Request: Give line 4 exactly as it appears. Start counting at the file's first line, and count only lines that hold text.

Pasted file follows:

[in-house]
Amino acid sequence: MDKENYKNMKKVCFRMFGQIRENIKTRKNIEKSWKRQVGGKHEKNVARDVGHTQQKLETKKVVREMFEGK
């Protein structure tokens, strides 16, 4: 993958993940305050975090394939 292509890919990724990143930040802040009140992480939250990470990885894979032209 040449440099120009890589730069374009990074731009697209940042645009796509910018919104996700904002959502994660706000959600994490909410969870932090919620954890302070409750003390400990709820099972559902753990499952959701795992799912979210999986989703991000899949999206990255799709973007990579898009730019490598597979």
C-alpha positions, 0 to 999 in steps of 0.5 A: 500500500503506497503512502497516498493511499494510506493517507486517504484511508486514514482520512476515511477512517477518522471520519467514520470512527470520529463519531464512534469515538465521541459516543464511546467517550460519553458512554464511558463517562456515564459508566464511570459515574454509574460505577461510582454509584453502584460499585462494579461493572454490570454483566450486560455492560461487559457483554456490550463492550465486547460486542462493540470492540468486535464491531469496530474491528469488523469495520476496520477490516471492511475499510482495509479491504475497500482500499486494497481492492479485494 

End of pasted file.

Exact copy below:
C-alpha positions, 0 to 999 in steps of 0.5 A: 500500500503506497503512502497516498493511499494510506493517507486517504484511508486514514482520512476515511477512517477518522471520519467514520470512527470520529463519531464512534469515538465521541459516543464511546467517550460519553458512554464511558463517562456515564459508566464511570459515574454509574460505577461510582454509584453502584460499585462494579461493572454490570454483566450486560455492560461487559457483554456490550463492550465486547460486542462493540470492540468486535464491531469496530474491528469488523469495520476496520477490516471492511475499510482495509479491504475497500482500499486494497481492492479485494 